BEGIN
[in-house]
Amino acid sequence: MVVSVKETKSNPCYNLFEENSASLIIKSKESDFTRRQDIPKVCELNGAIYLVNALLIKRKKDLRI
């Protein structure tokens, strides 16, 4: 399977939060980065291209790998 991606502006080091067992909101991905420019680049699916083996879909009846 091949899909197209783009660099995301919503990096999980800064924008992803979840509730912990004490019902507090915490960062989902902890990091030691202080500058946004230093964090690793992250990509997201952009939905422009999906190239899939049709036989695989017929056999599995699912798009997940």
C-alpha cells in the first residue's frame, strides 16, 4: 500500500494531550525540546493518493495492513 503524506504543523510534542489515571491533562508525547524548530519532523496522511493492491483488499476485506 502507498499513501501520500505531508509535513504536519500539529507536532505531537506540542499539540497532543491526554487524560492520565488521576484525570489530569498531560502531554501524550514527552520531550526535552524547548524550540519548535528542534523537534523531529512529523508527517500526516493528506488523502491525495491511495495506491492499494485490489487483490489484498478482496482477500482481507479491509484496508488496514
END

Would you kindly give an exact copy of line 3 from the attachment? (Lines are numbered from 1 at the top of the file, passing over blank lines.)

């Protein structure tokens, strides 16, 4: 399977939060980065291209790998 991606502006080091067992909101991905420019680049699916083996879909009846 091949899909197209783009660099995301919503990096999980800064924008992803979840509730912990004490019902507090915490960062989902902890990091030691202080500058946004230093964090690793992250990509997201952009939905422009999906190239899939049709036989695989017929056999599995699912798009997940």